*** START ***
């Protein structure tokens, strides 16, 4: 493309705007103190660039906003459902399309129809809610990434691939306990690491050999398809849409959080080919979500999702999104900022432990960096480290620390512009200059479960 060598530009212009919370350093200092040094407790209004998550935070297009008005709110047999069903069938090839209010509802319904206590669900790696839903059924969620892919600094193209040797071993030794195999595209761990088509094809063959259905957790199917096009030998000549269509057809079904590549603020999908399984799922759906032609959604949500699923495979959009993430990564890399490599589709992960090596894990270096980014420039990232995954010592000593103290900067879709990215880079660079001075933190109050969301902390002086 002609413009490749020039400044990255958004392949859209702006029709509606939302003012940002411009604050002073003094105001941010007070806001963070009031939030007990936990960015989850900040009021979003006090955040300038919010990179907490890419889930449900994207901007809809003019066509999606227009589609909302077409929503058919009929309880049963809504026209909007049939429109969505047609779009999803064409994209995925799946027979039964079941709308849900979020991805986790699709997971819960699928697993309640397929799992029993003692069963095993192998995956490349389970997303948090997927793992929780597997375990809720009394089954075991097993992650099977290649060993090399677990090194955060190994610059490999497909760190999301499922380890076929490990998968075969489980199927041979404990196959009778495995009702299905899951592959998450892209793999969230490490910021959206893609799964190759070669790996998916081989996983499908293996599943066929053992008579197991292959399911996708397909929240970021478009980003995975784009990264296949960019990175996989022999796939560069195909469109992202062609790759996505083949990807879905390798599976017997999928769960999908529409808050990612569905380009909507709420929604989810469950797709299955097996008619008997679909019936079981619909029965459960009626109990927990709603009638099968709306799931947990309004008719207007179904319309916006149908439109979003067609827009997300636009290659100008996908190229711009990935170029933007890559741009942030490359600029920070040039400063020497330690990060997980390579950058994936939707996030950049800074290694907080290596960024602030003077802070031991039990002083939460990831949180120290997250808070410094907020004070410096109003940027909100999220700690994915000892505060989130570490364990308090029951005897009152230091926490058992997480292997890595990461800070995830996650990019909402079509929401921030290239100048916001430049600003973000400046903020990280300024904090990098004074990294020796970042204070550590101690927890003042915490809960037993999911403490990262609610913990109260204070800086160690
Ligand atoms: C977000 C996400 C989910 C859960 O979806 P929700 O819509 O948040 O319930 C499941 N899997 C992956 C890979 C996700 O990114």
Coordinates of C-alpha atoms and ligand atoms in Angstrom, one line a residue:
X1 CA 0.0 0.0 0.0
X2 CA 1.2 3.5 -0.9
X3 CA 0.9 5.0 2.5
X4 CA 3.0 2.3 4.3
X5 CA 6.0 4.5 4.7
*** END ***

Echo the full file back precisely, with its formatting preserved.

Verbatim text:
């Protein structure tokens, strides 16, 4: 493309705007103190660039906003459902399309129809809610990434691939306990690491050999398809849409959080080919979500999702999104900022432990960096480290620390512009200059479960 060598530009212009919370350093200092040094407790209004998550935070297009008005709110047999069903069938090839209010509802319904206590669900790696839903059924969620892919600094193209040797071993030794195999595209761990088509094809063959259905957790199917096009030998000549269509057809079904590549603020999908399984799922759906032609959604949500699923495979959009993430990564890399490599589709992960090596894990270096980014420039990232995954010592000593103290900067879709990215880079660079001075933190109050969301902390002086 002609413009490749020039400044990255958004392949859209702006029709509606939302003012940002411009604050002073003094105001941010007070806001963070009031939030007990936990960015989850900040009021979003006090955040300038919010990179907490890419889930449900994207901007809809003019066509999606227009589609909302077409929503058919009929309880049963809504026209909007049939429109969505047609779009999803064409994209995925799946027979039964079941709308849900979020991805986790699709997971819960699928697993309640397929799992029993003692069963095993192998995956490349389970997303948090997927793992929780597997375990809720009394089954075991097993992650099977290649060993090399677990090194955060190994610059490999497909760190999301499922380890076929490990998968075969489980199927041979404990196959009778495995009702299905899951592959998450892209793999969230490490910021959206893609799964190759070669790996998916081989996983499908293996599943066929053992008579197991292959399911996708397909929240970021478009980003995975784009990264296949960019990175996989022999796939560069195909469109992202062609790759996505083949990807879905390798599976017997999928769960999908529409808050990612569905380009909507709420929604989810469950797709299955097996008619008997679909019936079981619909029965459960009626109990927990709603009638099968709306799931947990309004008719207007179904319309916006149908439109979003067609827009997300636009290659100008996908190229711009990935170029933007890559741009942030490359600029920070040039400063020497330690990060997980390579950058994936939707996030950049800074290694907080290596960024602030003077802070031991039990002083939460990831949180120290997250808070410094907020004070410096109003940027909100999220700690994915000892505060989130570490364990308090029951005897009152230091926490058992997480292997890595990461800070995830996650990019909402079509929401921030290239100048916001430049600003973000400046903020990280300024904090990098004074990294020796970042204070550590101690927890003042915490809960037993999911403490990262609610913990109260204070800086160690
Ligand atoms: C977000 C996400 C989910 C859960 O979806 P929700 O819509 O948040 O319930 C499941 N899997 C992956 C890979 C996700 O990114």
Coordinates of C-alpha atoms and ligand atoms in Angstrom, one line a residue:
X1 CA 0.0 0.0 0.0
X2 CA 1.2 3.5 -0.9
X3 CA 0.9 5.0 2.5
X4 CA 3.0 2.3 4.3
X5 CA 6.0 4.5 4.7